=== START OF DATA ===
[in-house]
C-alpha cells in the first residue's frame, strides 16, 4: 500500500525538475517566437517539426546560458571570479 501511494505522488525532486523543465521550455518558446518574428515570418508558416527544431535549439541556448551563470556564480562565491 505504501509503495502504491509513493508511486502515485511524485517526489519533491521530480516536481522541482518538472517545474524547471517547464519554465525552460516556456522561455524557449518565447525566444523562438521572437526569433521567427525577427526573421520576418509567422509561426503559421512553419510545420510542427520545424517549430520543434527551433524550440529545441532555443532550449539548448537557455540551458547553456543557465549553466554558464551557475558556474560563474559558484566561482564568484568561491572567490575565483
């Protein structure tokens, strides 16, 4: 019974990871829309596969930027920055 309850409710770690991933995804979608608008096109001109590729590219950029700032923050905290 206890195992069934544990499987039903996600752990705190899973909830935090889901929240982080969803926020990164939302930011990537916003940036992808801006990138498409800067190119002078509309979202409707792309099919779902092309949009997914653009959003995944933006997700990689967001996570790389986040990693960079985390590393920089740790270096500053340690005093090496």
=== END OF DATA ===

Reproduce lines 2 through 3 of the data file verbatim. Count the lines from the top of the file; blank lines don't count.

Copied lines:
C-alpha cells in the first residue's frame, strides 16, 4: 500500500525538475517566437517539426546560458571570479 501511494505522488525532486523543465521550455518558446518574428515570418508558416527544431535549439541556448551563470556564480562565491 505504501509503495502504491509513493508511486502515485511524485517526489519533491521530480516536481522541482518538472517545474524547471517547464519554465525552460516556456522561455524557449518565447525566444523562438521572437526569433521567427525577427526573421520576418509567422509561426503559421512553419510545420510542427520545424517549430520543434527551433524550440529545441532555443532550449539548448537557455540551458547553456543557465549553466554558464551557475558556474560563474559558484566561482564568484568561491572567490575565483
């Protein structure tokens, strides 16, 4: 019974990871829309596969930027920055 309850409710770690991933995804979608608008096109001109590729590219950029700032923050905290 206890195992069934544990499987039903996600752990705190899973909830935090889901929240982080969803926020990164939302930011990537916003940036992808801006990138498409800067190119002078509309979202409707792309099919779902092309949009997914653009959003995944933006997700990689967001996570790389986040990693960079985390590393920089740790270096500053340690005093090496």